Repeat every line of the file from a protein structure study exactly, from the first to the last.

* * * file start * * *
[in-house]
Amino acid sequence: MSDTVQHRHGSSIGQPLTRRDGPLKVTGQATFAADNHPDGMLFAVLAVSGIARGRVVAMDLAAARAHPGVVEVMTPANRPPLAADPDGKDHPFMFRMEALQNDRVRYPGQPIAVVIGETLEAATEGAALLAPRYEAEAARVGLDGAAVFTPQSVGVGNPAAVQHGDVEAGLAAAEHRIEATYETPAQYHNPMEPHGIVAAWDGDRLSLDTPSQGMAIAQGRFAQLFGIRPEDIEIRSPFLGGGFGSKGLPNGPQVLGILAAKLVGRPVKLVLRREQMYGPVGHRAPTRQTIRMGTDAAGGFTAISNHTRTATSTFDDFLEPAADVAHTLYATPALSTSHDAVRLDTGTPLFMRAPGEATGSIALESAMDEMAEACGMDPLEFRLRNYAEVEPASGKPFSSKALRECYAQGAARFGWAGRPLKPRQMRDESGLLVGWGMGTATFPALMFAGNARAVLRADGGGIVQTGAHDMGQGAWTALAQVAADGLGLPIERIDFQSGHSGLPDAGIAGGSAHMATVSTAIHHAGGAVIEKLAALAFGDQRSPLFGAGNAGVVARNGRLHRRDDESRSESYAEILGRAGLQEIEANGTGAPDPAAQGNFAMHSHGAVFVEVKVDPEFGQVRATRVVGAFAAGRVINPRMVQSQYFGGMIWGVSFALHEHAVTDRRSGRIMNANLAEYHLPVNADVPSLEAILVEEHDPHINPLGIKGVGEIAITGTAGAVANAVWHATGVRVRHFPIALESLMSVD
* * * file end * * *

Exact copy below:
[in-house]
Amino acid sequence: MSDTVQHRHGSSIGQPLTRRDGPLKVTGQATFAADNHPDGMLFAVLAVSGIARGRVVAMDLAAARAHPGVVEVMTPANRPPLAADPDGKDHPFMFRMEALQNDRVRYPGQPIAVVIGETLEAATEGAALLAPRYEAEAARVGLDGAAVFTPQSVGVGNPAAVQHGDVEAGLAAAEHRIEATYETPAQYHNPMEPHGIVAAWDGDRLSLDTPSQGMAIAQGRFAQLFGIRPEDIEIRSPFLGGGFGSKGLPNGPQVLGILAAKLVGRPVKLVLRREQMYGPVGHRAPTRQTIRMGTDAAGGFTAISNHTRTATSTFDDFLEPAADVAHTLYATPALSTSHDAVRLDTGTPLFMRAPGEATGSIALESAMDEMAEACGMDPLEFRLRNYAEVEPASGKPFSSKALRECYAQGAARFGWAGRPLKPRQMRDESGLLVGWGMGTATFPALMFAGNARAVLRADGGGIVQTGAHDMGQGAWTALAQVAADGLGLPIERIDFQSGHSGLPDAGIAGGSAHMATVSTAIHHAGGAVIEKLAALAFGDQRSPLFGAGNAGVVARNGRLHRRDDESRSESYAEILGRAGLQEIEANGTGAPDPAAQGNFAMHSHGAVFVEVKVDPEFGQVRATRVVGAFAAGRVINPRMVQSQYFGGMIWGVSFALHEHAVTDRRSGRIMNANLAEYHLPVNADVPSLEAILVEEHDPHINPLGIKGVGEIAITGTAGAVANAVWHATGVRVRHFPIALESLMSVD